U.S., Afghanistan reach security agreement
(CNN) — The United States and Afghanistan have reached a deal on the final language of a bilateral security agreement, guiding the role of American troops in that south Asian nation for years to come, America’s top diplomat said Wednesday.
U.S. Secretary of State John Kerry said the accord was reached during conversations Wednesday between himself and Afghan President Hamid Karzai.
Afghan leaders will hold a meeting — known as a loya jirga, or grand assembly — starting on Thursday to decide whether to accept or reject the deal, which lays out a limited support role for American forces beyond next year.
“They have to pass it,” Kerry said. “… It’s up to the people of Afghanistan.”
If approved, the agreement would go into effect January 1, 2015, and last “until the end of 2024 and beyond, unless terminated” by mutual agreement and with two years notice by either party, according to a copy of the deal posted online Wednesday by the Afghan government that a U.S. official confirms is authentic.
The subject of military raids and strikes has long been a sore point between the two countries, especially given a number of incidents in which noncombatant men, women and children were killed.
The proposed deal contains references to respecting “Afghanistan’s sovereignty and territorial integrity,” and adds U.S. forces “shall not target Afghan civilians, including in their homes.”
But this agreement does not address past transgressions. In fact, Kerry strongly rejected a U.S. apology for operations that resulted in civilian casualties was part of the back-and-forth, as some published reports suggested, insisting “it’s just not even on the table.”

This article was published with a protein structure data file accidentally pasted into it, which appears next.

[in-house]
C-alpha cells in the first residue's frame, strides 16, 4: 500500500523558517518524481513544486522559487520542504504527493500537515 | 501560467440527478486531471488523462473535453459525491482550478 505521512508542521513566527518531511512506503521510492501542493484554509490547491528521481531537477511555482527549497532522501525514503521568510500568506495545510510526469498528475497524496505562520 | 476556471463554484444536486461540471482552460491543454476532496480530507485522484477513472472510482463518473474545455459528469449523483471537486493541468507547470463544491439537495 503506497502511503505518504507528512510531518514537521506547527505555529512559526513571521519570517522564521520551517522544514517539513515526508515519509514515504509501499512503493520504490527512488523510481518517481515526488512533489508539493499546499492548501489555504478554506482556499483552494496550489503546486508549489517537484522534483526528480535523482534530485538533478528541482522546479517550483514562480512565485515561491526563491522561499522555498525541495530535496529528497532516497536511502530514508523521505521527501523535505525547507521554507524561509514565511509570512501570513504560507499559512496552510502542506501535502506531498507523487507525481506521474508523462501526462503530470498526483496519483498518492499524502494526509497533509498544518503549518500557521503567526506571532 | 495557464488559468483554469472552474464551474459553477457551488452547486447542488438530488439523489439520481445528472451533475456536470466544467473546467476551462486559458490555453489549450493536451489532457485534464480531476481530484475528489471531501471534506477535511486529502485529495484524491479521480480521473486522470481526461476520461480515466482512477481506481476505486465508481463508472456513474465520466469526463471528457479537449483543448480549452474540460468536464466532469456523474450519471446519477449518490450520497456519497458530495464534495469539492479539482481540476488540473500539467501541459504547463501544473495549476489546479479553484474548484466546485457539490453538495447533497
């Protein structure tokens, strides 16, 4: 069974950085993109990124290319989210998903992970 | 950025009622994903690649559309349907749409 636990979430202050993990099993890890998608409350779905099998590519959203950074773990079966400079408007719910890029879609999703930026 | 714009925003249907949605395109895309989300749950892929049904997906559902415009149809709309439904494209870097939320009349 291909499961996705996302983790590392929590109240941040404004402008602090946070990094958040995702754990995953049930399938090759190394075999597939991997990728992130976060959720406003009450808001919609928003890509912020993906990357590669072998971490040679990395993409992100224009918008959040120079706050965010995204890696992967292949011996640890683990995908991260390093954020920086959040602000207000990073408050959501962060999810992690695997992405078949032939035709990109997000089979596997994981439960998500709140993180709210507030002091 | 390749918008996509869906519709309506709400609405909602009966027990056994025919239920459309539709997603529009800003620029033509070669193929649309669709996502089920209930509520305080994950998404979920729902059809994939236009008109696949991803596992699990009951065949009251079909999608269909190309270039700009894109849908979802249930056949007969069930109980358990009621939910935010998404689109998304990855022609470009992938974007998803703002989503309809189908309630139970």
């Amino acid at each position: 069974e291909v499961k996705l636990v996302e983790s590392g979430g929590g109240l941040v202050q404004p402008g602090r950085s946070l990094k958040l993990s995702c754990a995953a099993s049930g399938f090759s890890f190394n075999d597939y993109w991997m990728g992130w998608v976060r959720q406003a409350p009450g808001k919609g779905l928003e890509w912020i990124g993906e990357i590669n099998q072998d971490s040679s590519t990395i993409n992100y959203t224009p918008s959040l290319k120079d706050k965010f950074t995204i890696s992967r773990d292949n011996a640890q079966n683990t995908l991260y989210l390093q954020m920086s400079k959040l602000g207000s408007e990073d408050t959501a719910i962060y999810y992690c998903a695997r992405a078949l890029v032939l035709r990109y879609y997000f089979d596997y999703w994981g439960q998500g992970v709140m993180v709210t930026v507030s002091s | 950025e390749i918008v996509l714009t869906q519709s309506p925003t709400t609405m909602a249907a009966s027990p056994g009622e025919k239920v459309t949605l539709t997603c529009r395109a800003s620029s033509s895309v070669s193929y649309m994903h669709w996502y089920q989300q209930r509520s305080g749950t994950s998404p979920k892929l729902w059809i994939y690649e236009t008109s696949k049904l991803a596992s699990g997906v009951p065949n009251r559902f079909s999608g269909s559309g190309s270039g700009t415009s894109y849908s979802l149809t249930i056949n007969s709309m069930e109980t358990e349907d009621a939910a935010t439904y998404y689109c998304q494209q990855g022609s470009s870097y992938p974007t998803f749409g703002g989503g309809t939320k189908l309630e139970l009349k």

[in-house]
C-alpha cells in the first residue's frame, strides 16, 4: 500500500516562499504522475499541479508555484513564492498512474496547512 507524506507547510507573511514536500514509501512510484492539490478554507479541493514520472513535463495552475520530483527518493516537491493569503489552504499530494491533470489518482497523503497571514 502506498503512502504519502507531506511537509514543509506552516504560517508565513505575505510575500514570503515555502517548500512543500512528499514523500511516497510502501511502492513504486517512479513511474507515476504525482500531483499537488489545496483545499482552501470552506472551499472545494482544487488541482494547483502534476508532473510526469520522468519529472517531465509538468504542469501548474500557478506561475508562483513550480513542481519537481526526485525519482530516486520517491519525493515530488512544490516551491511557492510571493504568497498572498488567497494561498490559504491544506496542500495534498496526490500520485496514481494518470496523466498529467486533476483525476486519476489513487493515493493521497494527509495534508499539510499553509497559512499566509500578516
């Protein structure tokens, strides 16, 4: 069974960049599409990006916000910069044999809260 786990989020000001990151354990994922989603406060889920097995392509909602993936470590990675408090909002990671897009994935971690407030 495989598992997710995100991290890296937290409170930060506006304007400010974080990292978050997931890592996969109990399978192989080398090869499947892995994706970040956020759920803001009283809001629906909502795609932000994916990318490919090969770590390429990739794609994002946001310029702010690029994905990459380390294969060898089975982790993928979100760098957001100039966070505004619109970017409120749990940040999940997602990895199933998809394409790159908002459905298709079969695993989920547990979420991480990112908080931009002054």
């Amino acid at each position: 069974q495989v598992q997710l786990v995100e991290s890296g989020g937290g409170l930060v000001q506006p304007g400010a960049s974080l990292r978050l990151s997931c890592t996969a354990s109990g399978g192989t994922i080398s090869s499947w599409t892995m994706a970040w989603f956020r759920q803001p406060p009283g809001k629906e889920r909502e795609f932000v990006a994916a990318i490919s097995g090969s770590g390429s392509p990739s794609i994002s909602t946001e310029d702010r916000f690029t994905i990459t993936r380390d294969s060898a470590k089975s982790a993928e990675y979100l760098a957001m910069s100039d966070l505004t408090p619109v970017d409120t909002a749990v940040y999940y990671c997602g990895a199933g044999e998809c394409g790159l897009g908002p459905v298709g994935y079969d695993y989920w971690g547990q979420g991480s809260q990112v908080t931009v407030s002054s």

“I don’t know where the idea of an apology started,” Kerry said. “President Karzai didn’t ask for an apology. … There has never been a discussion of or the word apology used in our discussions whatsoever.”
The agreement does state that U.S. forces will play a support role in Afghanistan, while at the same time ceding that “U.S. military operations to defeat al Qaeda and its affiliates may be appropriate in the common fight against terrorism.”
“U.S. military counterterrorism operations are intended to complement and support (the Afghan military’s) counterterrorism operations, with the goal of maintaining (the Afghan military’s) lead and with full respect for Afghan sovereignty and full regard for the safety and security of the Afghan people, including in their homes,” the tentative deal states.
The agreement also includes language on the U.S. government’s continued funding for Afghan security forces, funneling such contributions through the Kabul-based government. The U.S. military “shall have the exclusive right” to discipline and prosecute its members for alleged acts committed on Afghan soil, according to the tentative deal, though Afghan authorities can ask that anyone be taken out of the country.
U.S. troops first deployed to Afghanistan after the September 11, 2001, terror attacks, which were coordinated by al Qaeda leaders then based in the south Asian nation.
Since taking office, President Barack Obama has promised — and, in some cases, acted — to reduce troop levels there, in addition to stating the goal of ending the U.S. combat mission by the end of 2014.
The approval of a security agreement would pave the way for Americans troops to remain on the ground in Afghanistan beyond that.
Speaking on Wednesday, White House spokesman Jay Carney stressed that any U.S. forces would have “a very limited mission” and would not be “patrolling cities or mountains.”
“The war in Afghanistan will end next year, as the president has promised,” Carney said. “The combat mission will be over.”
Kerry used similar language in calling the U.S. military’s role in Afghanistan “very limited,” adding “it is entirely (to) train, equip and assist” Afghan forces.
The language in the proposed security agreement, in fact, speaks to that point: “Unless otherwise mutually agreed, the United States forces shall not conduct combat operations in Afghanistan.”